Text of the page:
The Munster debacle was a tragic and terrible event that illustrated the extremes of the Anabaptist movement. Although the Munsterites may have been on the fringes of Anabaptism—a radicalization of a radical movement—the events at Munster became very influential in shaping the theology and practice of Dutch Anabaptists for generations to come. Munster was a defining moment even if it was something to react against. My theory is that the terrible violence at Munster was instrumental in forming the strong pacifist theology of Menno Simons and subsequent generations of Mennonites.

Consider Menno’s own words: “After this happened [the bloodshed at Munster] the blood of these poor misguided sheep fell so hot on my heart that I could not stand it. I saw that these zealous people voluntarily gave their lives and possessions for their [false] faith and beliefs… while I myself continued in my comfortable life simply in order that I might enjoy physical comfort and remain outside the cross of Christ.”

After much agonized soul-searching Menno left the safety of the priesthood and joined the fledgling Anabaptist movement. He wrote about his developing convictions: “Christ is our fortress; patience our weapon of defense; the Word of God our sword; and victory a courageous, firm unfeigned faith in Jesus Christ. And iron and metal spears and swords we leave to those who, alas, regard human blood and swine’s blood about alike.”

And what of the violent debacles in our world today? The situations are more complex in a global society but some of the roots are the same. Do these situations break our hearts the way the Munster debacle broke Menno’s heart?

I applaud the peace witness of MCC who wrote a letter [excerpts below] to our prime minister and other leading politicians in Canada.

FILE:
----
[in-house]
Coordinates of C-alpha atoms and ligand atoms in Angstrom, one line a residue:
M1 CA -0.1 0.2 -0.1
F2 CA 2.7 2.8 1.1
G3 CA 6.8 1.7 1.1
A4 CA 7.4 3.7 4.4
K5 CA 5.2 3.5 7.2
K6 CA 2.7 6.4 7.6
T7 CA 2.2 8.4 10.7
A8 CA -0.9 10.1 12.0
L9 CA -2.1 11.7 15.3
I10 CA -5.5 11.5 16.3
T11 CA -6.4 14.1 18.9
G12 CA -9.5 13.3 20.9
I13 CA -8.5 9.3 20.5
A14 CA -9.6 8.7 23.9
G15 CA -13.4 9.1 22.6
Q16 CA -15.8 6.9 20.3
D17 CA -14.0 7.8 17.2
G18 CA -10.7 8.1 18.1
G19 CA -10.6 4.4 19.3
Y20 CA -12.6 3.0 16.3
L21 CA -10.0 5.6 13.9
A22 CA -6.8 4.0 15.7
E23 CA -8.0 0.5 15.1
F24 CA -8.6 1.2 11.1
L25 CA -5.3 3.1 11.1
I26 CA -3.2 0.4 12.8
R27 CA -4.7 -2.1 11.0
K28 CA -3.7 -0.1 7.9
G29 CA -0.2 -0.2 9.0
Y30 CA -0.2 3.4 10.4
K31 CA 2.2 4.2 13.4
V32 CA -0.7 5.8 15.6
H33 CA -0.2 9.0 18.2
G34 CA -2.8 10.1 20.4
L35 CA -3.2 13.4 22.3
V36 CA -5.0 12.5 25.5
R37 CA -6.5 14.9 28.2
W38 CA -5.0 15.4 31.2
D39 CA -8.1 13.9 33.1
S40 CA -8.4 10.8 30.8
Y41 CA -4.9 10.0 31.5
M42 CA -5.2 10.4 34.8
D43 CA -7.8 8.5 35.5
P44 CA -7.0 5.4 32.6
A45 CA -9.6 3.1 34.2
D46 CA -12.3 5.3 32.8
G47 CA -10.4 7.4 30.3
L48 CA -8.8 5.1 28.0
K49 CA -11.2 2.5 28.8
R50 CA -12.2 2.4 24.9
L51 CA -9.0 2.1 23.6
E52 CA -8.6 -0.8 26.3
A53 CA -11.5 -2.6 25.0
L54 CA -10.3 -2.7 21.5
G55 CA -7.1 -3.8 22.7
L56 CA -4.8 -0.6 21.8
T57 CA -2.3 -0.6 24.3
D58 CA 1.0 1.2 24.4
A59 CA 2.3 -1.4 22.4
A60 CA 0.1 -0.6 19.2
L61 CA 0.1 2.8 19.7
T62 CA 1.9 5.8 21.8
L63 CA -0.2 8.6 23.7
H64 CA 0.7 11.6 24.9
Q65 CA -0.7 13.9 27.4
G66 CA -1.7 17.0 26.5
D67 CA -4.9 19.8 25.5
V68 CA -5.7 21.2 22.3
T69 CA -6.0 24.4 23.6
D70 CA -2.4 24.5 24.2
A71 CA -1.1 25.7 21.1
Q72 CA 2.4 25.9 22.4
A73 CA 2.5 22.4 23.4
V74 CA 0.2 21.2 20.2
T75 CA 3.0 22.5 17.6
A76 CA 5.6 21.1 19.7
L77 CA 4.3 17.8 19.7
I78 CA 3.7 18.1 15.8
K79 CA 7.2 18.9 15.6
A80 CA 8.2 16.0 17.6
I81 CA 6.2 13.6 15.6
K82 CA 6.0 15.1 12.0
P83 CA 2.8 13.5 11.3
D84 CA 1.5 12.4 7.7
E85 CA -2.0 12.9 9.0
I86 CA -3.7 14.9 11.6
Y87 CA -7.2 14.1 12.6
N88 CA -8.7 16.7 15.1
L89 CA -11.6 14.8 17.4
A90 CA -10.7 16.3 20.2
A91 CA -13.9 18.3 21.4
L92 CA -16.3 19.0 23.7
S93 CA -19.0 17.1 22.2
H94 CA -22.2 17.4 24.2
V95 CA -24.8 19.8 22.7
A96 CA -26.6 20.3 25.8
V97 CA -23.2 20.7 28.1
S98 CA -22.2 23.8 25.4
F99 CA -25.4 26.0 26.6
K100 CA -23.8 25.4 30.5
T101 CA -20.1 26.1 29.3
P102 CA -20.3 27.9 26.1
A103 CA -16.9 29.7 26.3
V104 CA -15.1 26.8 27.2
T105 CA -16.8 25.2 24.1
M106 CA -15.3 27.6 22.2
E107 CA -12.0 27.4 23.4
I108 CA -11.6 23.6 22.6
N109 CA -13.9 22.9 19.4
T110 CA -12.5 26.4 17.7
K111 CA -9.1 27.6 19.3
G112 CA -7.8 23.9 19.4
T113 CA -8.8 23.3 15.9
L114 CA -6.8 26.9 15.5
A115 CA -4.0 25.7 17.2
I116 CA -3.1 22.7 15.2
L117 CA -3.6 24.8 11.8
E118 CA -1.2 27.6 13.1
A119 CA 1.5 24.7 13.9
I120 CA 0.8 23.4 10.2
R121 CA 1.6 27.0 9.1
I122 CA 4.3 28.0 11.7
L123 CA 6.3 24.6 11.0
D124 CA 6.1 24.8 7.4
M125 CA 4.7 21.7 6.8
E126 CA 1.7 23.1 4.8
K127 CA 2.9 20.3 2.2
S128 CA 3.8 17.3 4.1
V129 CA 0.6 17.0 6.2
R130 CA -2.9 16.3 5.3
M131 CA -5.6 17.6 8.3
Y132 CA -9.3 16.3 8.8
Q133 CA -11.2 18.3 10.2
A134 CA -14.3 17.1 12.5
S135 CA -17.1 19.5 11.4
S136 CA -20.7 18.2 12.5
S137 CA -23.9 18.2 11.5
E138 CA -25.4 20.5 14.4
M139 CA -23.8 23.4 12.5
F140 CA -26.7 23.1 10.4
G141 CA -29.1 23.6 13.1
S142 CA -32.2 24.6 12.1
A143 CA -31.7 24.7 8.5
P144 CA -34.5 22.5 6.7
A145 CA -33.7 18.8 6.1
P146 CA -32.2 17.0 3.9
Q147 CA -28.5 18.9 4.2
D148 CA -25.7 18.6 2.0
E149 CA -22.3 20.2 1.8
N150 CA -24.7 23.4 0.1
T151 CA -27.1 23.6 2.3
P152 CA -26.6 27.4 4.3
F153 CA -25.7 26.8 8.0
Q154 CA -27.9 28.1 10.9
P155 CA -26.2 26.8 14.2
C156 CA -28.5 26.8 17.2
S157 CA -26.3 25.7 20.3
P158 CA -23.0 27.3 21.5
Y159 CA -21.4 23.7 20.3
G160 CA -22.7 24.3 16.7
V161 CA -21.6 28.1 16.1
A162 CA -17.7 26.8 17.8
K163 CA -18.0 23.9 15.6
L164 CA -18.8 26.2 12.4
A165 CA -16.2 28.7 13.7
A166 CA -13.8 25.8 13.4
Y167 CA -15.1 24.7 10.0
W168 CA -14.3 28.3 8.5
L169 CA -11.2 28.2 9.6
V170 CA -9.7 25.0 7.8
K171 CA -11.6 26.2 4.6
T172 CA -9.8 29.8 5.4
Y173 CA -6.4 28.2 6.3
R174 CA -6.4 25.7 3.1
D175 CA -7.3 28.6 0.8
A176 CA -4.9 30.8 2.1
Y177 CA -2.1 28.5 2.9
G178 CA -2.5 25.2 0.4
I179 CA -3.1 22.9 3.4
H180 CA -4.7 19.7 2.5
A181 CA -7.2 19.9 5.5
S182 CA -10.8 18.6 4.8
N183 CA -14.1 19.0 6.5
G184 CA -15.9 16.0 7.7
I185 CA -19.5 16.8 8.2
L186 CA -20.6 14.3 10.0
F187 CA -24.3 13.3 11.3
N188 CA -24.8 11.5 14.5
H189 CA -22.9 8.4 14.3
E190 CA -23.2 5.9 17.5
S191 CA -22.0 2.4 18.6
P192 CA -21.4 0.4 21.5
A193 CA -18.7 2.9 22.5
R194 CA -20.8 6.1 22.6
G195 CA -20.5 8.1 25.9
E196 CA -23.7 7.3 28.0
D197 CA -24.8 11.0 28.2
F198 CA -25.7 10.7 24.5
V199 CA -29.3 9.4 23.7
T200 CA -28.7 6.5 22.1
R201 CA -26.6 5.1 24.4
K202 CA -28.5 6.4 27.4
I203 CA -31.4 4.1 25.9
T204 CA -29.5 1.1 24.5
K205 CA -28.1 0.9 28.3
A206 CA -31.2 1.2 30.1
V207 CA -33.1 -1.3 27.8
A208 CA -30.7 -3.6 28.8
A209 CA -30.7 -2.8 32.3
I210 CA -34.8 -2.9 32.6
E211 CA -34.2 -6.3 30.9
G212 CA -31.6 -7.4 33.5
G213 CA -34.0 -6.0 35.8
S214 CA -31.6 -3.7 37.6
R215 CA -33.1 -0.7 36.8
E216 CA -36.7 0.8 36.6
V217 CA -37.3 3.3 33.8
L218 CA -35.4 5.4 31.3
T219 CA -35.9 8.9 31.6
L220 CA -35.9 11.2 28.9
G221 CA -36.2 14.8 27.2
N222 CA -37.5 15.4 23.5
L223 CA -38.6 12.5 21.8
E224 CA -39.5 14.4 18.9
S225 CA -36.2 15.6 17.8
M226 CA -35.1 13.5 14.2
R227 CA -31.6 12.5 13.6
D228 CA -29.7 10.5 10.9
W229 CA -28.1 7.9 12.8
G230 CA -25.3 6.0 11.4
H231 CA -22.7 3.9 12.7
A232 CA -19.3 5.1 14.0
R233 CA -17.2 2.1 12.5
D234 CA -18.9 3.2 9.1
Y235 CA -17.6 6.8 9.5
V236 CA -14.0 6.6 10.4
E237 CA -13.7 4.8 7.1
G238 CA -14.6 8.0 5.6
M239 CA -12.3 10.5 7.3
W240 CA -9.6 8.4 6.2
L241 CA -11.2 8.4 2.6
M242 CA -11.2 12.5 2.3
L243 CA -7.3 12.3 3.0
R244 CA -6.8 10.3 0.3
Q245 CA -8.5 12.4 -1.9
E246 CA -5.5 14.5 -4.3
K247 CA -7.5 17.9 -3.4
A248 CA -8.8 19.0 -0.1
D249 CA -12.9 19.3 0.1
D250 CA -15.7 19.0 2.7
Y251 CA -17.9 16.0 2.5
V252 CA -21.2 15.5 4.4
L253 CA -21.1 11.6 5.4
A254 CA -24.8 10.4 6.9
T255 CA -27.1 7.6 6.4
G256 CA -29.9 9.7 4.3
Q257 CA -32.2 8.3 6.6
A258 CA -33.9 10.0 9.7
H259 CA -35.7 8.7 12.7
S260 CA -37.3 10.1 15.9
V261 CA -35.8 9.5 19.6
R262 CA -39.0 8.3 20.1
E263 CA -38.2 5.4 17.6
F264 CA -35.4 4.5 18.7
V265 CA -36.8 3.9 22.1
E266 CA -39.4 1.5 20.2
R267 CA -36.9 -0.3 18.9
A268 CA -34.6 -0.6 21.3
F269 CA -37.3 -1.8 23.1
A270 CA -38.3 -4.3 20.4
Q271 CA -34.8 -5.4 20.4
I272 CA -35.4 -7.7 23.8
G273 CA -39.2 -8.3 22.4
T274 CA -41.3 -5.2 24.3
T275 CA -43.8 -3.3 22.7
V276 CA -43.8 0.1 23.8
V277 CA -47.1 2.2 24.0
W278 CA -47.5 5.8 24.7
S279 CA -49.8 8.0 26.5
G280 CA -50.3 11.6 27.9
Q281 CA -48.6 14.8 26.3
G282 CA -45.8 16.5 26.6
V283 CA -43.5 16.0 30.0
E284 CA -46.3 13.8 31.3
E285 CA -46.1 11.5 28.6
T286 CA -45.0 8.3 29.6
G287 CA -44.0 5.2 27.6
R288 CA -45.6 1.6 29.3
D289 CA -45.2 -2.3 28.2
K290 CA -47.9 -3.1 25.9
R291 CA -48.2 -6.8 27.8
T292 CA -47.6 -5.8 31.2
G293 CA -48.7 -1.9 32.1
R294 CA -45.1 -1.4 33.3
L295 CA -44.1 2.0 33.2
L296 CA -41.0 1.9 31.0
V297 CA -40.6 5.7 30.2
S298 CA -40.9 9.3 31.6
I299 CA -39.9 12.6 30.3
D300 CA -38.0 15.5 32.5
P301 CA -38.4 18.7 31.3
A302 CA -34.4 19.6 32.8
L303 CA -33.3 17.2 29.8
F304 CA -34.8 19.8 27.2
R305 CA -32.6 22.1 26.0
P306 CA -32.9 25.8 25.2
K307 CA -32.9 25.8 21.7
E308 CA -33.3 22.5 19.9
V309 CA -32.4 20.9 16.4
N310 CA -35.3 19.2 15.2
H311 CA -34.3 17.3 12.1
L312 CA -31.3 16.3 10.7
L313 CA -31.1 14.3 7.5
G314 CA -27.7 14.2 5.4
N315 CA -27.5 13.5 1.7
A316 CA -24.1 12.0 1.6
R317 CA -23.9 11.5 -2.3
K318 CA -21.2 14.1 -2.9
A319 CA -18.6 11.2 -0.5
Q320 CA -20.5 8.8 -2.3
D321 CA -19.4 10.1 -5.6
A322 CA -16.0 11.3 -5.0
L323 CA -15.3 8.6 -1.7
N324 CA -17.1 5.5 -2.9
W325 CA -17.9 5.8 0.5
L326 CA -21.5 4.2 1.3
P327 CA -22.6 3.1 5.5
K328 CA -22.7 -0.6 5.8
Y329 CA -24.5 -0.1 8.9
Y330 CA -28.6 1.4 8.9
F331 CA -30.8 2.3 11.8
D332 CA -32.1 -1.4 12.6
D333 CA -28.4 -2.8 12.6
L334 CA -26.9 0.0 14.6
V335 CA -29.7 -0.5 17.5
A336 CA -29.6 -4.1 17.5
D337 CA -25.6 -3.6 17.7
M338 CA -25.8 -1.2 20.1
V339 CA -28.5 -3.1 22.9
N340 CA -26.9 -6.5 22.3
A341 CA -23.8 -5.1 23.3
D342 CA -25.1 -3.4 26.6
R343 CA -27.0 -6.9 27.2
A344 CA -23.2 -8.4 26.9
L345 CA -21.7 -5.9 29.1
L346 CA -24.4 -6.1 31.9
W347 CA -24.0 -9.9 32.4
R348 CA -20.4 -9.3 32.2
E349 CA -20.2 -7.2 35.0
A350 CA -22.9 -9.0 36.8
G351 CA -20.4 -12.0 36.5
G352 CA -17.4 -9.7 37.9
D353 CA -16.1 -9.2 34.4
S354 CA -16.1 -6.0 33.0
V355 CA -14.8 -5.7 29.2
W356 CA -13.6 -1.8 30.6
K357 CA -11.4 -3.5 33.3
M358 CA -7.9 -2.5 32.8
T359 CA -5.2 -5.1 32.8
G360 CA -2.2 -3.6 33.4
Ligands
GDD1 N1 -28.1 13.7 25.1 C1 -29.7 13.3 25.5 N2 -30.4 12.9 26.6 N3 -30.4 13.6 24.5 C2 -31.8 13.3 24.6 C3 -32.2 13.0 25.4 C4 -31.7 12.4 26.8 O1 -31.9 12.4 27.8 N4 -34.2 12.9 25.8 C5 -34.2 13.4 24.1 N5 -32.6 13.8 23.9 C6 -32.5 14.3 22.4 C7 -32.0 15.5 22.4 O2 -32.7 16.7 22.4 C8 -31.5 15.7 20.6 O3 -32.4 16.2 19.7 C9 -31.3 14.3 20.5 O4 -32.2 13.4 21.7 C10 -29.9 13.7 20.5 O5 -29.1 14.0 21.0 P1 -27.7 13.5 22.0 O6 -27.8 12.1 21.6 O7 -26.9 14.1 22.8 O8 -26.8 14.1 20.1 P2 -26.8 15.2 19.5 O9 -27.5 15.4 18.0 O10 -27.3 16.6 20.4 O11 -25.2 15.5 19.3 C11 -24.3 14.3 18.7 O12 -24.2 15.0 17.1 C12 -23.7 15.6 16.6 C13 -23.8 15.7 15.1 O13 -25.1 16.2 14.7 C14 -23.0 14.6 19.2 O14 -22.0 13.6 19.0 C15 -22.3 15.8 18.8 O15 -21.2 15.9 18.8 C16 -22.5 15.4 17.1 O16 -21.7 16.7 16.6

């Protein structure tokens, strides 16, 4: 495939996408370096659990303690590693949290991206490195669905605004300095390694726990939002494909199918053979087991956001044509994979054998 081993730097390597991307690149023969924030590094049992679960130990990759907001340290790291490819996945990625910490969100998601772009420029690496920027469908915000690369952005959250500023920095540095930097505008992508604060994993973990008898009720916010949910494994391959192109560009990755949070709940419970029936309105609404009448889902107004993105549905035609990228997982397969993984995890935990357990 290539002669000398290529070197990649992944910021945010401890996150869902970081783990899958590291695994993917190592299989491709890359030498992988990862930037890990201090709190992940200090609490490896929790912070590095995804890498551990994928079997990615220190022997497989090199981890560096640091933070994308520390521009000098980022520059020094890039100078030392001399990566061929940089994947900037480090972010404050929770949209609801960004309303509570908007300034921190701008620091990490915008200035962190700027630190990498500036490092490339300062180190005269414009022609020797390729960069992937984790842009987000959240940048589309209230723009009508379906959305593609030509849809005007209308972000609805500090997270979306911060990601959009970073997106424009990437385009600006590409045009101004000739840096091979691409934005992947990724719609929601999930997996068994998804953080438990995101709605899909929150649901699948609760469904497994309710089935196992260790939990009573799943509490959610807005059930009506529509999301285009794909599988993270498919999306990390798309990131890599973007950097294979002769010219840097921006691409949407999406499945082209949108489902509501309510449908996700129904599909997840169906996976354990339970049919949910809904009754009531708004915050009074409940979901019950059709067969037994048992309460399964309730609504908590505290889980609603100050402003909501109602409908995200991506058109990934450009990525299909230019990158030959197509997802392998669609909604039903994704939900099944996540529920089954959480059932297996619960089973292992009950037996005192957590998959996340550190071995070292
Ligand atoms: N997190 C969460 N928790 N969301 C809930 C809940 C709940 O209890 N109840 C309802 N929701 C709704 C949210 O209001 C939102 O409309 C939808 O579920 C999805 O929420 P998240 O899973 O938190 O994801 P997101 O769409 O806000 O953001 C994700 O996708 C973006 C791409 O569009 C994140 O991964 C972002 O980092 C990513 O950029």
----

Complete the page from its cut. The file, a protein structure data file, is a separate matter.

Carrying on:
Dear Prime Minister,
I am writing to you today on behalf of Mennonite Central Committee (MCC) Canada to express our deep concern over the Canadian government’s decision to become involved in a U.S.-led military campaign against so-called Islamic State (IS) militants in Iraq. MCC’s commitment to peaceful coexistence and the nonviolent resolution of conflict arises out of our identity as a peace church, as well as nearly a century of grassroots involvement in alleviating suffering in conflict zones around the world.

With the current threat of IS forces, we recognize the complexity of the situation. We acknowledge that for some of our partners in Iraq, early airstrikes by the U.S. brought a measure of safety and security. At the same time, all of our partners across Iraq, Syria, Jordan, and Lebanon are deeply concerned about the impacts of a prolonged military campaign.

In light of our partners’ perspectives and our commitment to peacebuilding, MCC urges the Canadian government to seriously reconsider further participation in a combat mission against IS targets. Instead, we respectfully request the Government of Canada to:
1. Address the political and social grievances at the root of the Iraq and Syria conflicts by providing diplomatic support for negotiations to resolve differences regarding territory, revenue-sharing, and other areas of disagreement.
2. Support sustained and energetic diplomacy under the auspices of the United Nations. 3. Provide further humanitarian assistance. Increased humanitarian assistance will alleviate suffering and communicate a measure of goodwill to those who feel abandoned.
4. Give support to religious leaders and civil society groups within Syria, Iraq, Jordan, and Lebanon that are building relationships of peace and reconciliation across political, sectarian, and religious divides.
5. Take immediate steps to sign the Arms Trade Treaty. The international flow of weapons to various rebel groups and factions in the region has contributed to current levels of violence. This treaty will help regulate the transfer and trade of conventional weapons and stem the flow of guns into volatile regions.

As an organization that has consistently embraced nonviolent approaches to conflict, and supported the peacebuilding efforts of our partners in many parts of the world—including the Middle East—MCC firmly believes that there are a broad range of alternatives to armed intervention that can stem the threat of violence and make a constructive contribution to building the prospects for peace.

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